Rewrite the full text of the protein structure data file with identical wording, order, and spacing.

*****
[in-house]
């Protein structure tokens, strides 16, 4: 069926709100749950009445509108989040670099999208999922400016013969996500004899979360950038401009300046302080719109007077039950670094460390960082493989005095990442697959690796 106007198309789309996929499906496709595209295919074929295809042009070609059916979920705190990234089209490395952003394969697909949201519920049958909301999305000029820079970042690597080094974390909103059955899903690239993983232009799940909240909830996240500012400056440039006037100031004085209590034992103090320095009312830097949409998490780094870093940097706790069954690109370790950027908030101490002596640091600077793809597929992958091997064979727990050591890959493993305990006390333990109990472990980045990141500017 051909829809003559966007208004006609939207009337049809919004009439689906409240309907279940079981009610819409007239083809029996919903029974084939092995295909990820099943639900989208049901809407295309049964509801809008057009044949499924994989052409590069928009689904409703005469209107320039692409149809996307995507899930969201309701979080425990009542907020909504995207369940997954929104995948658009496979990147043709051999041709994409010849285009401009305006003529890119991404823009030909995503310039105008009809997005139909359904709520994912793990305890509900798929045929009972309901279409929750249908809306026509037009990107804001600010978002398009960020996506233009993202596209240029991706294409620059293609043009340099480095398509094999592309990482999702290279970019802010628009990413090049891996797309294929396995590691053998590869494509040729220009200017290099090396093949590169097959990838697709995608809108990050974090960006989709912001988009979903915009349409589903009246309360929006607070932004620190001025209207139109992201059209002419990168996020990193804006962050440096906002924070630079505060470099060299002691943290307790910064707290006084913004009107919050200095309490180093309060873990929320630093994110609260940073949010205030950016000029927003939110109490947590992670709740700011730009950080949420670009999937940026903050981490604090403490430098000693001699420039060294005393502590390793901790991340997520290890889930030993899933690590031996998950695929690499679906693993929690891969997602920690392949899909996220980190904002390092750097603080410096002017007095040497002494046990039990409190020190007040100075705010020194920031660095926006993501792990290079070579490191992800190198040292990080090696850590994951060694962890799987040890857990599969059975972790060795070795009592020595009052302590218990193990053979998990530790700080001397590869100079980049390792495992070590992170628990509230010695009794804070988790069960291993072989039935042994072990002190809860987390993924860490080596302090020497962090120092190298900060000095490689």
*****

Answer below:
[in-house]
């Protein structure tokens, strides 16, 4: 069926709100749950009445509108989040670099999208999922400016013969996500004899979360950038401009300046302080719109007077039950670094460390960082493989005095990442697959690796 106007198309789309996929499906496709595209295919074929295809042009070609059916979920705190990234089209490395952003394969697909949201519920049958909301999305000029820079970042690597080094974390909103059955899903690239993983232009799940909240909830996240500012400056440039006037100031004085209590034992103090320095009312830097949409998490780094870093940097706790069954690109370790950027908030101490002596640091600077793809597929992958091997064979727990050591890959493993305990006390333990109990472990980045990141500017 051909829809003559966007208004006609939207009337049809919004009439689906409240309907279940079981009610819409007239083809029996919903029974084939092995295909990820099943639900989208049901809407295309049964509801809008057009044949499924994989052409590069928009689904409703005469209107320039692409149809996307995507899930969201309701979080425990009542907020909504995207369940997954929104995948658009496979990147043709051999041709994409010849285009401009305006003529890119991404823009030909995503310039105008009809997005139909359904709520994912793990305890509900798929045929009972309901279409929750249908809306026509037009990107804001600010978002398009960020996506233009993202596209240029991706294409620059293609043009340099480095398509094999592309990482999702290279970019802010628009990413090049891996797309294929396995590691053998590869494509040729220009200017290099090396093949590169097959990838697709995608809108990050974090960006989709912001988009979903915009349409589903009246309360929006607070932004620190001025209207139109992201059209002419990168996020990193804006962050440096906002924070630079505060470099060299002691943290307790910064707290006084913004009107919050200095309490180093309060873990929320630093994110609260940073949010205030950016000029927003939110109490947590992670709740700011730009950080949420670009999937940026903050981490604090403490430098000693001699420039060294005393502590390793901790991340997520290890889930030993899933690590031996998950695929690499679906693993929690891969997602920690392949899909996220980190904002390092750097603080410096002017007095040497002494046990039990409190020190007040100075705010020194920031660095926006993501792990290079070579490191992800190198040292990080090696850590994951060694962890799987040890857990599969059975972790060795070795009592020595009052302590218990193990053979998990530790700080001397590869100079980049390792495992070590992170628990509230010695009794804070988790069960291993072989039935042994072990002190809860987390993924860490080596302090020497962090120092190298900060000095490689």